Have Forest Management Policies Increased Fire Risk?
A troubling theme has emerged during our coverage of the High Park Fire west of Fort Collins; the blaze may only be the first of many large, destructive wildfires to come.
That has less to do with the severe drought gripping our region, and more to do with the current state of Colorado’s forests, says research forester Mark Finney of the US Forest Service’s Missoula Fire Lab.
“In the last century or so, there hasn’t been enough fire, if there had been more fire, more under-burning under moderate conditions, we would likely see very different fire behavior than what we’re seeing now.”
Like many parts of the West, fire has been suppressed along Colorado’s Front Range and foothills for decades, setting things up for more large fires like the High Park blaze in the near future.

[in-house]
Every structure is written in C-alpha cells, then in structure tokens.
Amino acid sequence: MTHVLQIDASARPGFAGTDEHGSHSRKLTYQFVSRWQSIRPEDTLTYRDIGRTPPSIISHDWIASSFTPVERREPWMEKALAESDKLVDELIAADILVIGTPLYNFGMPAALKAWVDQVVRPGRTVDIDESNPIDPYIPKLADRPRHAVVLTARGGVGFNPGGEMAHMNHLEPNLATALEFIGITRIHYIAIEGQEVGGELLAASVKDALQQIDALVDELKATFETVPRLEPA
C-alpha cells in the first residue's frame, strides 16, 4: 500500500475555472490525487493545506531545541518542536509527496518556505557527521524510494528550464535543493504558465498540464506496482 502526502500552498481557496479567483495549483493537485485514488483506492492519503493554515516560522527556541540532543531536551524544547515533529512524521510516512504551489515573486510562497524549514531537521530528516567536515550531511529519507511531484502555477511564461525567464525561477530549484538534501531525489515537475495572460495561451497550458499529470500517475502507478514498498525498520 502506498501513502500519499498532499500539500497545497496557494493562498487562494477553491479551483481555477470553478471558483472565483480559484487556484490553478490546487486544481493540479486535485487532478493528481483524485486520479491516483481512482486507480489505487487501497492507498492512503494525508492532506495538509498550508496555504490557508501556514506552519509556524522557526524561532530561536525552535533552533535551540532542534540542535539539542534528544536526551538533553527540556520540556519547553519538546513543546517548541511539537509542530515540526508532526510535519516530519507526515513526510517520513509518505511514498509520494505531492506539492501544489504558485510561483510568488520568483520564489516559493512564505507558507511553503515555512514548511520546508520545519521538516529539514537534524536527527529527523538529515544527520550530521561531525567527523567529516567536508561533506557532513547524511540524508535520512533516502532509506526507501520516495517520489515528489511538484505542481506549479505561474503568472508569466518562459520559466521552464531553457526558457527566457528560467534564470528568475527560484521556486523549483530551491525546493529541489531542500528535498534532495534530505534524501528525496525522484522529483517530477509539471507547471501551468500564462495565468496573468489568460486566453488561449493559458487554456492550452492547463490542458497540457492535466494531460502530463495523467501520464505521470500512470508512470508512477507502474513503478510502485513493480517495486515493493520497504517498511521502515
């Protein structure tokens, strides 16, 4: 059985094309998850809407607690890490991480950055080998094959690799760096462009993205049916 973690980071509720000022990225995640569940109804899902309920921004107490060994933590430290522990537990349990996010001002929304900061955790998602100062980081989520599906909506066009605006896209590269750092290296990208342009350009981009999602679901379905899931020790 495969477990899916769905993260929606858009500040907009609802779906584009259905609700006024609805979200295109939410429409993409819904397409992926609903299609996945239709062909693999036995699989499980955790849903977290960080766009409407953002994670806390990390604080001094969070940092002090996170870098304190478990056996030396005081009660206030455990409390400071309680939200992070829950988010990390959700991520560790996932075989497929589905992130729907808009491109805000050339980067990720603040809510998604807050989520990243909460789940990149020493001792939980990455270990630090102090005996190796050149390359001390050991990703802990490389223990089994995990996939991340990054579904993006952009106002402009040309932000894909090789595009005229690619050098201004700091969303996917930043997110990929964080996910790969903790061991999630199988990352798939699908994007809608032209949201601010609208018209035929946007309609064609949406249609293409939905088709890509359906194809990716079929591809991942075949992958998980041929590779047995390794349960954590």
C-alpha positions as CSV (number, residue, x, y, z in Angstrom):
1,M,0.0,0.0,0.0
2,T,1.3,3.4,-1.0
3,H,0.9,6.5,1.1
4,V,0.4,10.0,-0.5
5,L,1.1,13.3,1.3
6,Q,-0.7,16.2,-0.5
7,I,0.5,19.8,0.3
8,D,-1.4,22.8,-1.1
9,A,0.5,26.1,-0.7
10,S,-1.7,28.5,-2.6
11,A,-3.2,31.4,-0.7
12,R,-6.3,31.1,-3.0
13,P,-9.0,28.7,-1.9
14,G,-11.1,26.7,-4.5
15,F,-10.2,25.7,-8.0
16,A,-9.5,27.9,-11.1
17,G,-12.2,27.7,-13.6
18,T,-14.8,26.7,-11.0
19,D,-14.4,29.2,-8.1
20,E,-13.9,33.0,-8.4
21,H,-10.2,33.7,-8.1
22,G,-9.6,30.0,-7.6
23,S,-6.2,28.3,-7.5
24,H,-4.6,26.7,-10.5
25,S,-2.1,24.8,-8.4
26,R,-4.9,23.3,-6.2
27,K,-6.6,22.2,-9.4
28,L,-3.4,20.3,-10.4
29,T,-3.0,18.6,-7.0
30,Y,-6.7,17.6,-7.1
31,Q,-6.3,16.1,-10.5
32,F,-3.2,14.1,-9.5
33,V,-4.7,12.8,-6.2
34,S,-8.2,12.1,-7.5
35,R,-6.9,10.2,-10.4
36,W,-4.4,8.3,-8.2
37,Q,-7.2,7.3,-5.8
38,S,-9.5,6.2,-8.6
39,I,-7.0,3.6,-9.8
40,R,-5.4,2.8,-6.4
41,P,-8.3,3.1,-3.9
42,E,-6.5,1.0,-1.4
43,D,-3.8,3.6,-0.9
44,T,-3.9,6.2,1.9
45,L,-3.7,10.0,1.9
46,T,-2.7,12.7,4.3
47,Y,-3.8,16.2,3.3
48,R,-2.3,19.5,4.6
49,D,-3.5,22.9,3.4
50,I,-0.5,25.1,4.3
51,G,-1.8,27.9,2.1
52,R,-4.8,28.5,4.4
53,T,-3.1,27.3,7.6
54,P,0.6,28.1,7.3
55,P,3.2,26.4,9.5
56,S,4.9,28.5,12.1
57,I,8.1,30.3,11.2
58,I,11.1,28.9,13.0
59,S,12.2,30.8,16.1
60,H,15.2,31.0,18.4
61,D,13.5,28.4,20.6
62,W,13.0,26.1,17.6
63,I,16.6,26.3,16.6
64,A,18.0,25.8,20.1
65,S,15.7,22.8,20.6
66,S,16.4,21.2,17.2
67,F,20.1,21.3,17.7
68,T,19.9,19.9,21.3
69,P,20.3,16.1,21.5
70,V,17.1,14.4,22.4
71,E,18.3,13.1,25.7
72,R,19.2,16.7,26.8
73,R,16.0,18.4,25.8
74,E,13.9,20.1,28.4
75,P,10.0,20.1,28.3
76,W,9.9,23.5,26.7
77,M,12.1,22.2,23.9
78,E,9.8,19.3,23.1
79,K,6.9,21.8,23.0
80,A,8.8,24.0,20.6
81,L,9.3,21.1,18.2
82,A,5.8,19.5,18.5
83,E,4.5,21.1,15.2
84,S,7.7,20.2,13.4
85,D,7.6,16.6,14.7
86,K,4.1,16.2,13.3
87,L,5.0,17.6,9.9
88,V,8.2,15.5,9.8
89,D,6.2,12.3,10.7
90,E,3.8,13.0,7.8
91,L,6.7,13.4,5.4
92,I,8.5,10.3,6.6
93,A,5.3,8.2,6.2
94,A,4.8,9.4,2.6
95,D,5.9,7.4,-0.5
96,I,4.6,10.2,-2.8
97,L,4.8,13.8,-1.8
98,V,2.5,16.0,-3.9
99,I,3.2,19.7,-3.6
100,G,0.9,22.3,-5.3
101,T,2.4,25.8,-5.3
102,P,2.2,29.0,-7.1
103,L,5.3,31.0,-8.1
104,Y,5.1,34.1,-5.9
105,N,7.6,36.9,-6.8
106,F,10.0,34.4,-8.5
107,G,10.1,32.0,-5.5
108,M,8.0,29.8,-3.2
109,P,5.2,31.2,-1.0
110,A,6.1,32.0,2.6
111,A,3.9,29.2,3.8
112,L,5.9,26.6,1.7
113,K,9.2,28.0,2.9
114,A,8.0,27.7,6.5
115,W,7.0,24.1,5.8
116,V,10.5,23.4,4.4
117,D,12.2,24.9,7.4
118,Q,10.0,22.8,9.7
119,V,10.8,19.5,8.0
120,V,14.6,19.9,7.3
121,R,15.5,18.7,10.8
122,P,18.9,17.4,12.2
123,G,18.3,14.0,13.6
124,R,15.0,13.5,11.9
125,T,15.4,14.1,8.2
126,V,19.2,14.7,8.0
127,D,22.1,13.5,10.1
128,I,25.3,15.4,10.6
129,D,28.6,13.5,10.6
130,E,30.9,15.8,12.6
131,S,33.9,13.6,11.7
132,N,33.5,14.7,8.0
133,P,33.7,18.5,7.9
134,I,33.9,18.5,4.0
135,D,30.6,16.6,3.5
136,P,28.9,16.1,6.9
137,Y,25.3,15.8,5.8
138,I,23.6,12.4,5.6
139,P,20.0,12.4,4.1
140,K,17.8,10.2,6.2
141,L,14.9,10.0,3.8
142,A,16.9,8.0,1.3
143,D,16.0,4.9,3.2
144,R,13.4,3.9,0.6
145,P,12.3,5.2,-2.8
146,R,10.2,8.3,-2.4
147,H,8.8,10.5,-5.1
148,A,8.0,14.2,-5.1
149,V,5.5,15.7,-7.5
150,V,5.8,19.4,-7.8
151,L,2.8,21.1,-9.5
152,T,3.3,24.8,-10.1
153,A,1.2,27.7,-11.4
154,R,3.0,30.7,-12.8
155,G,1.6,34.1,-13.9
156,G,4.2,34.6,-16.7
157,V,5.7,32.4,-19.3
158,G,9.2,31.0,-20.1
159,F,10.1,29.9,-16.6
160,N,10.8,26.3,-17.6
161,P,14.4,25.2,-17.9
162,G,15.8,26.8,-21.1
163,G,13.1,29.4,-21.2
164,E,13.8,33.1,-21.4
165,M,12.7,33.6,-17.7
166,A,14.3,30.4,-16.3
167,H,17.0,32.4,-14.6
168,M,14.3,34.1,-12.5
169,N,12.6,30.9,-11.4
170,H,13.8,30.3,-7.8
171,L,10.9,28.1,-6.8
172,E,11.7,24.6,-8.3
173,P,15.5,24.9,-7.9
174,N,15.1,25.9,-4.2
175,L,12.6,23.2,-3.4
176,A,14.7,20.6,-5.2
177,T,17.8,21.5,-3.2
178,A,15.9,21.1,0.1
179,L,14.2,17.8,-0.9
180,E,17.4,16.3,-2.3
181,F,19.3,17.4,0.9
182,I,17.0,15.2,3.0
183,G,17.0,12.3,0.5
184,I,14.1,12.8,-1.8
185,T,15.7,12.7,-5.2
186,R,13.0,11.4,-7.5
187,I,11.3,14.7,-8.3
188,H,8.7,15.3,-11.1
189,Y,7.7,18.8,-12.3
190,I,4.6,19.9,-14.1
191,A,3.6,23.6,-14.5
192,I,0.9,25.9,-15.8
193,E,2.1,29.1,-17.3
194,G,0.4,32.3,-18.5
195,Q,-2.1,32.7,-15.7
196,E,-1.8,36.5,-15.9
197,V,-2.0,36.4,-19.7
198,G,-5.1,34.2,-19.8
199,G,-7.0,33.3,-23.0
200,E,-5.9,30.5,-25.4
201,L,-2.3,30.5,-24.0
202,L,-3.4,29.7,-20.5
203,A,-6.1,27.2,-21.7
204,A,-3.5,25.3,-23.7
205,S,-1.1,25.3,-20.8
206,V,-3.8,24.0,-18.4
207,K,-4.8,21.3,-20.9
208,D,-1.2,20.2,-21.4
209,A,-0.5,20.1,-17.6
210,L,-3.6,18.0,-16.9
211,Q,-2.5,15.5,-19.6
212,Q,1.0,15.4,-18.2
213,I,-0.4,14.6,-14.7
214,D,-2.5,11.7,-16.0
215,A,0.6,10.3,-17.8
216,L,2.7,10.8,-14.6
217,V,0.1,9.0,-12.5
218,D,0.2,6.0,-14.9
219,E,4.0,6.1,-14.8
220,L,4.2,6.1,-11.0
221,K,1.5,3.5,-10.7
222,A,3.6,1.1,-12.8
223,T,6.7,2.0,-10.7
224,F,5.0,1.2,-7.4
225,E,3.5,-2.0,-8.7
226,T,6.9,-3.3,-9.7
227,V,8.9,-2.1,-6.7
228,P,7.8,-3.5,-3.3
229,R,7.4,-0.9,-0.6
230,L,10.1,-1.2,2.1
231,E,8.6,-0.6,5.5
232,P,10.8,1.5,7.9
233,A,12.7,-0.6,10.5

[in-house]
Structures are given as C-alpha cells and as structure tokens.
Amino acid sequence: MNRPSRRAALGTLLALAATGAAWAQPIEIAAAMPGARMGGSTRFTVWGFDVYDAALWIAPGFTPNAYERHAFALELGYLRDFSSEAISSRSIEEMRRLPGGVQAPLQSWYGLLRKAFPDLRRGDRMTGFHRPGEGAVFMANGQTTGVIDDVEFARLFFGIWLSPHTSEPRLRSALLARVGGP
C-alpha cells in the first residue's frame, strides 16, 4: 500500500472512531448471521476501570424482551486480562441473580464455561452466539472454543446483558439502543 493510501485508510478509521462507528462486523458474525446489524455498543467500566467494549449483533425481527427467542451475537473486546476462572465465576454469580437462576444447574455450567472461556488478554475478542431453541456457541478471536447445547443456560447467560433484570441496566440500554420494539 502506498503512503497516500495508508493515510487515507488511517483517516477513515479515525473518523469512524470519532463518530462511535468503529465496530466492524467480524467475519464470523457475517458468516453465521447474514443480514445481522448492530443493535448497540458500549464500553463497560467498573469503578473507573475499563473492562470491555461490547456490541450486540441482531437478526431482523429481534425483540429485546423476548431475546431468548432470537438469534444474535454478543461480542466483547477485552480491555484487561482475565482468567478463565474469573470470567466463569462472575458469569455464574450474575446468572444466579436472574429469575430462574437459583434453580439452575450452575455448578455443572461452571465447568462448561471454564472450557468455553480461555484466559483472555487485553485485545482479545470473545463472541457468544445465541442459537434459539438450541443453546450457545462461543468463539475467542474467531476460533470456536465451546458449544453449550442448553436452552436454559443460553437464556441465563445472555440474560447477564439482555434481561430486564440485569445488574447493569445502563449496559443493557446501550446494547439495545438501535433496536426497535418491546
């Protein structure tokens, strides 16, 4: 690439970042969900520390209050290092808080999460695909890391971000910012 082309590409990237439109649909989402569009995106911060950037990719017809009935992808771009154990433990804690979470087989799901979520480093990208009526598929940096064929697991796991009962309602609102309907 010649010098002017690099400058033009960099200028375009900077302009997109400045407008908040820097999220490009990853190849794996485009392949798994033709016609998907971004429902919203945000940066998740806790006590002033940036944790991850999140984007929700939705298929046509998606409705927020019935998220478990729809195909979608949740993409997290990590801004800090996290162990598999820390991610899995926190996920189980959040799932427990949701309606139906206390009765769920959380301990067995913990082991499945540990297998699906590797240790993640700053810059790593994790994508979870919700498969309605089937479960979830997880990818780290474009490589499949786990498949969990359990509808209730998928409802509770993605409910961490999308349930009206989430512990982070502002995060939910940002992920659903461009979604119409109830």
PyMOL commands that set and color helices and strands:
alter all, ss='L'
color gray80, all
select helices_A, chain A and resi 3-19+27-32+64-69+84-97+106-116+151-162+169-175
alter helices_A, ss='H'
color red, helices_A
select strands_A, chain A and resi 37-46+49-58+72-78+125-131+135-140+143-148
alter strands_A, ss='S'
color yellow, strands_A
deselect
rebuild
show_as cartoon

“I don’t think that the Front Range of Colorado has seen the worst fire that can happen.”
Finney grew up in Golden in the 1960s and doesn’t remember there being many wildfires. He provided us with this helpful map to illustrate his point.
The good news, say forest managers, is that things can still be done to mitigate the impacts these large, unnatural wildfires might have in our communities and our watersheds.
US Forest Service Chief Tom Tidwell spoke to this during a visit to Fort Collins last Saturday. He called for more thinning and logging projects to create buffers between homes and businesses and the national forest. He also said private landowners and local and federal agencies need to collaborate more to solve the problem.
“We can greatly reduce the severity of these fires especially around the homes so that when we do get a fire we’re not going to have so much of the country that has a very severe burn. It’s going to be more of a moderate to light burn. That enables the watershed to recover much quicker.”
To date, the High Park Fire has destroyed nearly 200 homes and burned more than 65,000 acres. It’s currently 55% contained.